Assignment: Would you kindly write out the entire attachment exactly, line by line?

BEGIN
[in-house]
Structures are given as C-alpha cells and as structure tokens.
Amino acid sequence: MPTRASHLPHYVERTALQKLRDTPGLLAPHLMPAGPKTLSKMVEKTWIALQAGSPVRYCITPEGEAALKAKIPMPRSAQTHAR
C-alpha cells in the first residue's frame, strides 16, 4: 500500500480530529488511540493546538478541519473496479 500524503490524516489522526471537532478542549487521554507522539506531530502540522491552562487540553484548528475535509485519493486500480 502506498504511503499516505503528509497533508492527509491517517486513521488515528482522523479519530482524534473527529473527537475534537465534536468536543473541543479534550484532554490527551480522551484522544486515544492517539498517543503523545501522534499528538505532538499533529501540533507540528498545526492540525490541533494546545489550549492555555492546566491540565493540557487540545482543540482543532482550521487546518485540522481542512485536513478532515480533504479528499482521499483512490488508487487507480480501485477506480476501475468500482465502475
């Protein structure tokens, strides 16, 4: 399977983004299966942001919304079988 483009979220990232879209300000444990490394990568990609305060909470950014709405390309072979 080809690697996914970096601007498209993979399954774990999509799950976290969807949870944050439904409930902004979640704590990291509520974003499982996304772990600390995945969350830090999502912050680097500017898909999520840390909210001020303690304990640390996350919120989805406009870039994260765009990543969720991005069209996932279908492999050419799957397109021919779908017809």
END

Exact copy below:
[in-house]
Structures are given as C-alpha cells and as structure tokens.
Amino acid sequence: MPTRASHLPHYVERTALQKLRDTPGLLAPHLMPAGPKTLSKMVEKTWIALQAGSPVRYCITPEGEAALKAKIPMPRSAQTHAR
C-alpha cells in the first residue's frame, strides 16, 4: 500500500480530529488511540493546538478541519473496479 500524503490524516489522526471537532478542549487521554507522539506531530502540522491552562487540553484548528475535509485519493486500480 502506498504511503499516505503528509497533508492527509491517517486513521488515528482522523479519530482524534473527529473527537475534537465534536468536543473541543479534550484532554490527551480522551484522544486515544492517539498517543503523545501522534499528538505532538499533529501540533507540528498545526492540525490541533494546545489550549492555555492546566491540565493540557487540545482543540482543532482550521487546518485540522481542512485536513478532515480533504479528499482521499483512490488508487487507480480501485477506480476501475468500482465502475
């Protein structure tokens, strides 16, 4: 399977983004299966942001919304079988 483009979220990232879209300000444990490394990568990609305060909470950014709405390309072979 080809690697996914970096601007498209993979399954774990999509799950976290969807949870944050439904409930902004979640704590990291509520974003499982996304772990600390995945969350830090999502912050680097500017898909999520840390909210001020303690304990640390996350919120989805406009870039994260765009990543969720991005069209996932279908492999050419799957397109021919779908017809």